Steel Mills

USS Shakes Off Price Drop, Sees Strong '22 Ahead

Written by Michael Cowden

U.S. Steel isn’t letting current lower prices get it down after a record year in ’21 and in anticipation of more good times rolling into ‘22.

The Pittsburgh-based steelmaker said it had expected the first quarter would be weaker but that such weakness would to be temporary.

US Steel“Supply chain issues will ease, inflationary pressures will abate, saving rates remain high … and demand remains pent up for the markets we serve. This is a recipe for success in steel,” U.S. Steel President and CEO David Burritt said during an earnings conference call on Friday, Jan. 28.

Burritt also addressed concerns about lower fourth quarter earnings versus the prior quarter and about lower steel prices.

“While the market is certainly looking for every reason to be negative about the prospects for this year, we remain overwhelmingly positive,” he said. “We know about the risks: the Fed taking rates up too fast, unexpected changes to import restrictions, geopolitical risk, existential risks. The risks are many. But we’ve seen it all before.”


It doesn’t hurt that steel prices are roughly double historic norms even following a big price correction, Burritt added.

Case in point: SMU’s average hot-rolled coil price is at $1,335 per ton ($66.75 per cwt), down a whopping $620 per ton from a 2021 high, recorded in September, of $1,955 per ton. That’s still more than double $610 per ton in January 2020 – a year that started out strong for steel before the COVID-19 pandemic outbreak hit.

“While markets continue to self-correct, the macro backdrop is favorable,” Burritt said. And lower prices aren’t without a silver lining. That in combination with shorter lead times means that interest in imports is “starting to fade.” European hot-rolled coil prices, meanwhile, have stabilized close to $1,000 per ton.

Also, supply chain bottlenecks and inflation should ease. And consumers have been saving, which means they have cash to spend on steel-intensive goods such as appliances and automobiles. “The thing that’s amazing with auto is just unfulfilled demand. The inventories are so low,” he said.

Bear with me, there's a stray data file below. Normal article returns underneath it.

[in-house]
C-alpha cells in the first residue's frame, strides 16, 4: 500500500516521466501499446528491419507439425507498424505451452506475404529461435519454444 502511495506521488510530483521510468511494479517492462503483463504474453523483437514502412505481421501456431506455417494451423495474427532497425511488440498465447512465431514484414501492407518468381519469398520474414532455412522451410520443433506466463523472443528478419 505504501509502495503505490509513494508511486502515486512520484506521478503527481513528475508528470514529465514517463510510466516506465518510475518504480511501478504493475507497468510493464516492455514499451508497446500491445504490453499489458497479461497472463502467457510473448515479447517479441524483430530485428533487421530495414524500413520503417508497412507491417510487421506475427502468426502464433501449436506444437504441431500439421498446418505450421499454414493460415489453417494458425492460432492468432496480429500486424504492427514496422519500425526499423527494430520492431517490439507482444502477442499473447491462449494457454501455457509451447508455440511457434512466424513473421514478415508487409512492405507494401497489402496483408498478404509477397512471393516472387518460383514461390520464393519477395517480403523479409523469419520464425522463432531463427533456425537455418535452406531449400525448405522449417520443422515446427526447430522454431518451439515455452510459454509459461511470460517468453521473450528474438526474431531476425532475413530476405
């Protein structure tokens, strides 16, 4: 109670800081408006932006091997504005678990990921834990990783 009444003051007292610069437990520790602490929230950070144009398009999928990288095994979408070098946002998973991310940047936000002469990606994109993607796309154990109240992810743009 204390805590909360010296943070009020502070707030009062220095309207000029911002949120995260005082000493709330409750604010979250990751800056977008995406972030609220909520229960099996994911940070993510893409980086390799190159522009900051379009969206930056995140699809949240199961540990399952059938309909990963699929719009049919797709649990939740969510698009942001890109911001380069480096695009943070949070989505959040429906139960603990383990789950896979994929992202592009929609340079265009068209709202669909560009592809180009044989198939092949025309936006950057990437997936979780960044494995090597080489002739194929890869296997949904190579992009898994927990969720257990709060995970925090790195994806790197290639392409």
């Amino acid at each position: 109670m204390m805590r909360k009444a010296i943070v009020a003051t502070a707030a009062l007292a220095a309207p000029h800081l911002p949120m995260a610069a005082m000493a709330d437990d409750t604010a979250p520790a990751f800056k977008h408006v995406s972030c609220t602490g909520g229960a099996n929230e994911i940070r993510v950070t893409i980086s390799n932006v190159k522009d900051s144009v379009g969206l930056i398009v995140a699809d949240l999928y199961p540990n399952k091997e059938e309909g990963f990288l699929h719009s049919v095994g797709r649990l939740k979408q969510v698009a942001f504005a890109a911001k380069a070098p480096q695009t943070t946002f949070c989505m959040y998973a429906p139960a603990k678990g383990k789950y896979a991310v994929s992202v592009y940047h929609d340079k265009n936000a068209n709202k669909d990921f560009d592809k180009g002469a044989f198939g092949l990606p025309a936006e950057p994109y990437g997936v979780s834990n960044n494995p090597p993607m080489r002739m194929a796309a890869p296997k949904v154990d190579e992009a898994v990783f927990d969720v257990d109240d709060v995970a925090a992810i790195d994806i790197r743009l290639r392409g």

Automakers have been unable to keep pace with demand because of a variety of supply chain problems, an issue for which the global microchip shortage has become the posterchild. But as those supply chain snarls are untangled, demand for steel from the automotive sector will improve, Burritt predicted.

Another benefit of high prices in 2021: fixed-priced contracts with original equipment manufacturers (OEMs) in 2022 have reset higher. “Make no mistake, the success we had on fixed-price contracts has generated significant year-over-year uplift,” Burritt said.


U.S. Steel executives were also asked whether they were considering divesting any non-core assets.

Burritt noted the company had sold its Transtar railroad subsidiary – in a $640 million deal – last year. “We have a whole portfolio of things that we look at from time to time,” he added.

There have been rumors that U.S. Steel is looking to sell its USS-UPI LLC subsidiary in Pittsburg, Calif. Company executives did not mention UPI by name on the call.

“I’ll not get into any specifics, obviously, but there are always processes that we’re looking at,” Chief Strategy Officer Rich Fruehauf said. “As we say, everything is for sale at the right price.”

By Michael Cowden,

Michael Cowden

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